A recent report from the Pennsylvania Advisory Committee on Wrongful Convictions called for serious reforms in the state’s criminal justice system. The committee, which was instructed to identify the most common causes of wrongful convictions (some of which were capital cases) and any current laws and procedures implicated in each type of causation, found that, “under [the current] institutional structure, defendants have been punished for crimes they did not commit. Compounding these concerns, biological evidence is available in only a small number of cases involving violent crimes. There is every reason to believe that mistaken identifications, false confessions, inadequate legal representation, and other factors underlying wrongful convictions occur with comparable regularity in criminal cases where DNA is absent.” The committee determined the most common causes of wrongful convictions to be: “mistaken eyewitness identifications; false confessions; perjurious informant testimony; inaccurate scientific evidence; prosecutorial and defense lawyer misconduct; and inadequate funding for defense services,” and made several proposals that are intended to address each cause. The report concludes, “The system cannot routinely accept the conviction of an innocent person without being challenged to consider measures to reduce the likelihood of error and grant redress to victims of these errors… [Exonerations] represent tragedy not only for the person whose life is irreparably damaged by incarceration for a crime he did not commit, but also for the victim since each wrongful conviction also represents the failure to convict the true perpetrator.” Read full report.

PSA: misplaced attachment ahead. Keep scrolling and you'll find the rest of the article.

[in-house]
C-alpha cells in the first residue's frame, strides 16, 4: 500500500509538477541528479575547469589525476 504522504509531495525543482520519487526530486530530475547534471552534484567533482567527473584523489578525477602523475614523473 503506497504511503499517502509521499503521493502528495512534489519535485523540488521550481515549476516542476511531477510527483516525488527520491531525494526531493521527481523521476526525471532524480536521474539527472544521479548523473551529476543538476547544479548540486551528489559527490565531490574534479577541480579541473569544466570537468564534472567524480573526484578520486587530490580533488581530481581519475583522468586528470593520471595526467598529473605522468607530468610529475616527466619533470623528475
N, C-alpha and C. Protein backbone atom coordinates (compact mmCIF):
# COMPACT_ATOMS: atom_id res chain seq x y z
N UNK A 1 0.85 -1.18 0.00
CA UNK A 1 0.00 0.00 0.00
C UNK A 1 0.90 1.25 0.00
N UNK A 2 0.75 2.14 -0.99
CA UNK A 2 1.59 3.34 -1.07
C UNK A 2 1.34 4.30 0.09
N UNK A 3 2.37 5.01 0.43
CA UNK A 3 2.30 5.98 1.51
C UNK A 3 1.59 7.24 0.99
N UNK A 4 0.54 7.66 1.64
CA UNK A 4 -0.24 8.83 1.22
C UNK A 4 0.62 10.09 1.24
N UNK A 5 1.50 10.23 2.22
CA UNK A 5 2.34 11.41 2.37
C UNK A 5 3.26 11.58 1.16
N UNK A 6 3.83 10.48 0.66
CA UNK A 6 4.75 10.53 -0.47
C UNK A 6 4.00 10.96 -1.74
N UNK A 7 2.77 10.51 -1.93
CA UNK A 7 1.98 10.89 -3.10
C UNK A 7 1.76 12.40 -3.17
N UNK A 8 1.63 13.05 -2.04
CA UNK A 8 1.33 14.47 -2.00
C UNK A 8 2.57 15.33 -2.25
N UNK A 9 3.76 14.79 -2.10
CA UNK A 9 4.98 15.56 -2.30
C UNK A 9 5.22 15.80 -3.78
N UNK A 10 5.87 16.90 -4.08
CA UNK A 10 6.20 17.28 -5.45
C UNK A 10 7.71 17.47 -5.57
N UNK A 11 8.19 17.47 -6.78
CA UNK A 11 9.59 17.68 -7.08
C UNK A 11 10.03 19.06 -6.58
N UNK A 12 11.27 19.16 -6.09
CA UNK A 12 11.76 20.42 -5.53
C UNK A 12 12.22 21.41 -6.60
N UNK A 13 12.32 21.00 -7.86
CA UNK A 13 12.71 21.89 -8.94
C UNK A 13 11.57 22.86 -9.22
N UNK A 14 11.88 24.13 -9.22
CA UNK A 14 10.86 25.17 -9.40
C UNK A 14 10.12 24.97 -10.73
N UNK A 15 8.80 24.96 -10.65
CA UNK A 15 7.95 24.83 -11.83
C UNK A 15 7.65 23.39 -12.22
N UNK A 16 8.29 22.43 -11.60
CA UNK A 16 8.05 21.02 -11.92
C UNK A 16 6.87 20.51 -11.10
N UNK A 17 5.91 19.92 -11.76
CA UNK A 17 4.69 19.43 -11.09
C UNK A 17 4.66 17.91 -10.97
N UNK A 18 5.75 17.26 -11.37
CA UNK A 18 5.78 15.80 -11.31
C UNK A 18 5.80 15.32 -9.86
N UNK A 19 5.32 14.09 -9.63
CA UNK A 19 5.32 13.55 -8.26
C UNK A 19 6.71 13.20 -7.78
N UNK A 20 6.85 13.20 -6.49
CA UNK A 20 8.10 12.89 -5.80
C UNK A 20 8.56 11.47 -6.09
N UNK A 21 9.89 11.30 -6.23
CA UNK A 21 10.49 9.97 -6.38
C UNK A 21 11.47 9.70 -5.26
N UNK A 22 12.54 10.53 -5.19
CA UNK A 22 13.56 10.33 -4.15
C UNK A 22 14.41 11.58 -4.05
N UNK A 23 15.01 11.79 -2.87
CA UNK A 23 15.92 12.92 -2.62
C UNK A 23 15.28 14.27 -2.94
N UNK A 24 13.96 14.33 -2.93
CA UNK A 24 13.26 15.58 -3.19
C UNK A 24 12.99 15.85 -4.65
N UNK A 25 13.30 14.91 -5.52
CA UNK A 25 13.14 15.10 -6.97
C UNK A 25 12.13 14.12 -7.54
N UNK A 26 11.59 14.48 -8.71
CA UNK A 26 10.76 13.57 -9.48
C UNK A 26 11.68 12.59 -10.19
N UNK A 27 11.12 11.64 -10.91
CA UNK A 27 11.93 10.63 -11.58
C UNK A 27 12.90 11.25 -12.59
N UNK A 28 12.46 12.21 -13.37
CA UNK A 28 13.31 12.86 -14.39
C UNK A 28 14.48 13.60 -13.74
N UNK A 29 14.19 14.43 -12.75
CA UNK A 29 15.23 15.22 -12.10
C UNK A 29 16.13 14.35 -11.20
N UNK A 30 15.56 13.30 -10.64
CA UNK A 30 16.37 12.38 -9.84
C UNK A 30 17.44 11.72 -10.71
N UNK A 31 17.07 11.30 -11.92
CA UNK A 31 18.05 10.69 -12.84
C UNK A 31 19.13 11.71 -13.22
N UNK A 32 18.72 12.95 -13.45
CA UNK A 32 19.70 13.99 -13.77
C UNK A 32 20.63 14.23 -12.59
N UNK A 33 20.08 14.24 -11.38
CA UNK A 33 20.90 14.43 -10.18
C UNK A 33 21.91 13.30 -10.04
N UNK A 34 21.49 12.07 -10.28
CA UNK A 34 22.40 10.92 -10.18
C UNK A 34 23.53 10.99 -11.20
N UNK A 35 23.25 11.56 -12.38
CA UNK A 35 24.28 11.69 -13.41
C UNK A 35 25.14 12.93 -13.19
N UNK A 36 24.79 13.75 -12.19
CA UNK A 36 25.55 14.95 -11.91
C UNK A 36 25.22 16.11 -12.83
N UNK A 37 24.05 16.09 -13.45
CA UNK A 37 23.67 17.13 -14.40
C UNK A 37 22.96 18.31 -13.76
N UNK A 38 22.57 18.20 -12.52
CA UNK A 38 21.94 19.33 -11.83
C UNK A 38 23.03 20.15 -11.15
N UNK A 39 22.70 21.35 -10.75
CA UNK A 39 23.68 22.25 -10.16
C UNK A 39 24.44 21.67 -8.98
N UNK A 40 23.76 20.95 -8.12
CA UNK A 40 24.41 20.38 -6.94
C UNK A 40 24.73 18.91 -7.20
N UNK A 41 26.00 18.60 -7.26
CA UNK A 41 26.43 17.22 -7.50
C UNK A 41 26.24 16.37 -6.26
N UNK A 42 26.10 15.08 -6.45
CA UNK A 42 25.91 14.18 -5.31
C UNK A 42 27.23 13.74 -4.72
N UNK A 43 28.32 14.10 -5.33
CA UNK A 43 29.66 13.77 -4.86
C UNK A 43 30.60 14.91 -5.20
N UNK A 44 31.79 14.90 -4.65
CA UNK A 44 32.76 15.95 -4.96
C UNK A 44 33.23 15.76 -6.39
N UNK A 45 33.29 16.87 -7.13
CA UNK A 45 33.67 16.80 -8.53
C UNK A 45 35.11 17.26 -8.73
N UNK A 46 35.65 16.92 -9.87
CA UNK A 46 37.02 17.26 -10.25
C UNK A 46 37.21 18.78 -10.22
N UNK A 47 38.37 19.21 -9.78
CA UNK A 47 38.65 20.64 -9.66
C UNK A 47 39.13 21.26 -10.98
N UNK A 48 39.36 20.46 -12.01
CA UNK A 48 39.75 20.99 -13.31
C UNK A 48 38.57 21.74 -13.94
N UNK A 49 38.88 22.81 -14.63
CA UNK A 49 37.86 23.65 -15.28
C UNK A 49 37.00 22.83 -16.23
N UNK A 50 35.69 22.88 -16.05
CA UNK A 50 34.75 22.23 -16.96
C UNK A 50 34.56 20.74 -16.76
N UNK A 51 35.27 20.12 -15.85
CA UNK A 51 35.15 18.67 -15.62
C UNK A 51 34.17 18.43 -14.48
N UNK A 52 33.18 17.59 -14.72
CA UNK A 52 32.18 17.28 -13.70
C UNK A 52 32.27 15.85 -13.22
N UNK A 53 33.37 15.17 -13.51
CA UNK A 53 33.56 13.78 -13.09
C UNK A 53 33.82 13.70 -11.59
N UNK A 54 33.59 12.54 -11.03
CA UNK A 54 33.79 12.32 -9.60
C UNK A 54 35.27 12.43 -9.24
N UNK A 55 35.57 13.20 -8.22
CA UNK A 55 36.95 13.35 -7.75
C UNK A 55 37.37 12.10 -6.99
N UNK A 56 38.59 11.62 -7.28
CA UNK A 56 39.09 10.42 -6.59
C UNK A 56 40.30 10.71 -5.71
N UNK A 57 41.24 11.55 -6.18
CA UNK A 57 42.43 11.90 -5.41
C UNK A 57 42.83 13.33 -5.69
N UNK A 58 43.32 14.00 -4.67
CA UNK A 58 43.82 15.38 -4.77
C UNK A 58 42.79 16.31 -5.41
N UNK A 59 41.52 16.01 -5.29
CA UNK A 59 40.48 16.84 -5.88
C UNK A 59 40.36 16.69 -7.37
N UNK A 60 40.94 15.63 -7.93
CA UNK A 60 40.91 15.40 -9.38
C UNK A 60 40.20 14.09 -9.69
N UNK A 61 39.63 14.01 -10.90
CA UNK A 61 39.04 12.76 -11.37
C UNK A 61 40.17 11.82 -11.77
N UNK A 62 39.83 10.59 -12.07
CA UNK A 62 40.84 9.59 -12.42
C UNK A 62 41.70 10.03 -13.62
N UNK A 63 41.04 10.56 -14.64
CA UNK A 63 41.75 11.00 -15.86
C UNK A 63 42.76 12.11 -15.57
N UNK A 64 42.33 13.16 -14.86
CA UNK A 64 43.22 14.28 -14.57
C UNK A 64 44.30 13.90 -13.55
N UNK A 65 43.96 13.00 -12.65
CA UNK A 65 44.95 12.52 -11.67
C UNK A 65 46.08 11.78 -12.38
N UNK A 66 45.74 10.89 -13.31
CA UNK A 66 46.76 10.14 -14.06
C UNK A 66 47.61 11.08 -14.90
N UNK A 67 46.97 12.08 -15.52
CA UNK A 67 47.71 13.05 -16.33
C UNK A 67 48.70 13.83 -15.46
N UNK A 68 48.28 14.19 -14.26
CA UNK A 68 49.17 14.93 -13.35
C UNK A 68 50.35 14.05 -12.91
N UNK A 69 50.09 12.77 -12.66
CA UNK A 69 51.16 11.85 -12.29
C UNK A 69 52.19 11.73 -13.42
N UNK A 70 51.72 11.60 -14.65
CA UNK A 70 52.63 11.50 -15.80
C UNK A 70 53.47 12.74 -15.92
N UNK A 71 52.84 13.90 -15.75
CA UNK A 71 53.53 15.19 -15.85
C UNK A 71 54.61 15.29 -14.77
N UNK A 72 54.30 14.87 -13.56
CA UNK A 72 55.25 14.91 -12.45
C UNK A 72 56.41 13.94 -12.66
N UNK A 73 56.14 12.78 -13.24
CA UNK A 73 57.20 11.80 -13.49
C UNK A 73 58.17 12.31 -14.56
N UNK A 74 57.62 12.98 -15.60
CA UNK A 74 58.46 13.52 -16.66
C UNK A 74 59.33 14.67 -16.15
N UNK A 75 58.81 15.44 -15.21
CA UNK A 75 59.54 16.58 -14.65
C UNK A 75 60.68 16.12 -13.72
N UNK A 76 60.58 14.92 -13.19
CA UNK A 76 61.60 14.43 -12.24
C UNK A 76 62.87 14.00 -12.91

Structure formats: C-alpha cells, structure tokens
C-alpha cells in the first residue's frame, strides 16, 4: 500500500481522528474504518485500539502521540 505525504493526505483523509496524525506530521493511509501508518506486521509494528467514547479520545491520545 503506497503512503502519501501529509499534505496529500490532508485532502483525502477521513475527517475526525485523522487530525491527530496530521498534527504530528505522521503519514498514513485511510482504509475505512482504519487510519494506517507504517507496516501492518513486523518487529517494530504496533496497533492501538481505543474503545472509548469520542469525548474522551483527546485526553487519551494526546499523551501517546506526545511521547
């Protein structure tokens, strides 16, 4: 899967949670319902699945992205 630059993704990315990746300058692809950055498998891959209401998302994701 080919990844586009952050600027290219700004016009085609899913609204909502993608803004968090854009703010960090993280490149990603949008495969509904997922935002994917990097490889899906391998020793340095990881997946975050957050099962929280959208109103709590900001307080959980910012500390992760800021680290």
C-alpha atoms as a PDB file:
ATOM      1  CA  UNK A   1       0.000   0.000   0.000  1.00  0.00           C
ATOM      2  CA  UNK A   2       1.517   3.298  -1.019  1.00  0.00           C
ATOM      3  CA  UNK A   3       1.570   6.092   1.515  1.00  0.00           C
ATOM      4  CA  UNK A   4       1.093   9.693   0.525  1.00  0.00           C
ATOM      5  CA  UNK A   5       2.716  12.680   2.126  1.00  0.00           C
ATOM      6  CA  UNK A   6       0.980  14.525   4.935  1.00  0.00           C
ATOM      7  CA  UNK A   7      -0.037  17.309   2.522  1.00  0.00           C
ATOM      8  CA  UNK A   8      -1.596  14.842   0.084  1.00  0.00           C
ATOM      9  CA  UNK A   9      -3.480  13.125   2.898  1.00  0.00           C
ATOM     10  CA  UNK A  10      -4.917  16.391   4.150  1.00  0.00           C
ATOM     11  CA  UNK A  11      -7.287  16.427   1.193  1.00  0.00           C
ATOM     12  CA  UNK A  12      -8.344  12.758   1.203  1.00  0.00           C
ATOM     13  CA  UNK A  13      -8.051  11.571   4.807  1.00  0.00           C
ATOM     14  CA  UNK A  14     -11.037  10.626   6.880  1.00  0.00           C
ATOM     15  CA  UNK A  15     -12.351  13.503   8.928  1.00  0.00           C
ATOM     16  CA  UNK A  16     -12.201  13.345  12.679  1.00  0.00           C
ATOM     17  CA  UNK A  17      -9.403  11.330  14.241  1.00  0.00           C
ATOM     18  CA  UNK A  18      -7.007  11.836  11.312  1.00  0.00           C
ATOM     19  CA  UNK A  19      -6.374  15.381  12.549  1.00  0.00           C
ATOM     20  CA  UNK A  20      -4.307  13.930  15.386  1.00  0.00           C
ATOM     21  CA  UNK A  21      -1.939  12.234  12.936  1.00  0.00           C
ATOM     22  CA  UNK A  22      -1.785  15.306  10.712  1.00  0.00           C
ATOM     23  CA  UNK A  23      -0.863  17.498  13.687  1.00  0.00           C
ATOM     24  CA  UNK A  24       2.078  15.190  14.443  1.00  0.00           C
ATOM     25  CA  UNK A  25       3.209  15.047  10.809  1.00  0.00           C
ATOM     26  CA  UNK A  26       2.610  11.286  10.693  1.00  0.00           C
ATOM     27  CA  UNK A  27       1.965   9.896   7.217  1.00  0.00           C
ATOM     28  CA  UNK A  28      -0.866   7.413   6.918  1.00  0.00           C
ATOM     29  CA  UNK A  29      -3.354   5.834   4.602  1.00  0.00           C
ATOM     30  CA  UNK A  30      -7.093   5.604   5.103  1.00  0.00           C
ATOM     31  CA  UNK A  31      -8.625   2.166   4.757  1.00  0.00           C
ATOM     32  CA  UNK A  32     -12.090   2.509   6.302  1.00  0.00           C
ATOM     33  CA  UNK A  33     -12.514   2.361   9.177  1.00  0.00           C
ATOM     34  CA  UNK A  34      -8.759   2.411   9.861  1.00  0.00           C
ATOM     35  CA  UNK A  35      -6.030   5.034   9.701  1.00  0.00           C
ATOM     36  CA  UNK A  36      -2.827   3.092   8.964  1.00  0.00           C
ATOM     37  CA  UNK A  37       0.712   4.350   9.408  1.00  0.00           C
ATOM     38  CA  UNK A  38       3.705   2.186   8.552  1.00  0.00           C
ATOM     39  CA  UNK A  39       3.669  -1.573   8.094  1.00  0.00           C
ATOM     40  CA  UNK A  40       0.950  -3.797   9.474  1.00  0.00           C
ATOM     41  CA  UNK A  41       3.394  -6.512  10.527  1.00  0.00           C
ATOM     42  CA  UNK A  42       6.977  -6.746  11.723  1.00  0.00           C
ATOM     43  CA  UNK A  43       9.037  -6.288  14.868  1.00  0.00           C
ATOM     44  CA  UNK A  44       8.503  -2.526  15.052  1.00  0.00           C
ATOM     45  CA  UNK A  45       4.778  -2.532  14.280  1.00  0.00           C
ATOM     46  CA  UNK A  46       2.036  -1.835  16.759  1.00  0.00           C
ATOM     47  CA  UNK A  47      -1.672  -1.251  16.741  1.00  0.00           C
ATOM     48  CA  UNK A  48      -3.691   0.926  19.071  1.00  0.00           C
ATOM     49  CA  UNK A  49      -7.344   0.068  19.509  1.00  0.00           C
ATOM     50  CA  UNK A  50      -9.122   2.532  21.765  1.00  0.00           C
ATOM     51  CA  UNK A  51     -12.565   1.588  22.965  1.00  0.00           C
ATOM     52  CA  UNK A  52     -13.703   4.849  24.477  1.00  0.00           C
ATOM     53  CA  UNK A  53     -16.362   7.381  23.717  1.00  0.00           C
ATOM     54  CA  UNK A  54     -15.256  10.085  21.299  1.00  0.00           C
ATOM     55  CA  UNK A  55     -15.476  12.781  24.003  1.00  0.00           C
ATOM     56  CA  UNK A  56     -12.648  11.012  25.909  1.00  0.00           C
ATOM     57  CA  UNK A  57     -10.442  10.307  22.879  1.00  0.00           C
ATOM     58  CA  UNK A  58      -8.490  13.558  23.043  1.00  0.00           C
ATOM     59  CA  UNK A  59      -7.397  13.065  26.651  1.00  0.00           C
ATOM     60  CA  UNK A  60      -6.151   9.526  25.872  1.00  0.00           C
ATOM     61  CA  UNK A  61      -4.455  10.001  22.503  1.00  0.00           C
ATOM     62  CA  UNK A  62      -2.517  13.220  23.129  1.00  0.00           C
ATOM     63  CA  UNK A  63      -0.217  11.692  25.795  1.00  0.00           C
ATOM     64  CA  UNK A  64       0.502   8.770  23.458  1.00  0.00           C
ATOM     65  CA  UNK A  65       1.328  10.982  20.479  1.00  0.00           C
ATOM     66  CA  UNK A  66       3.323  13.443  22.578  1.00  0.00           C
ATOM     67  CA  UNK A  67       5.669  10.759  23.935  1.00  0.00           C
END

(“Report of the Advisory Committee on Wrongful Convictions,” Joint State Government Commission, September 2011; posted Oct. 21, 2011). See Innocence and Studies.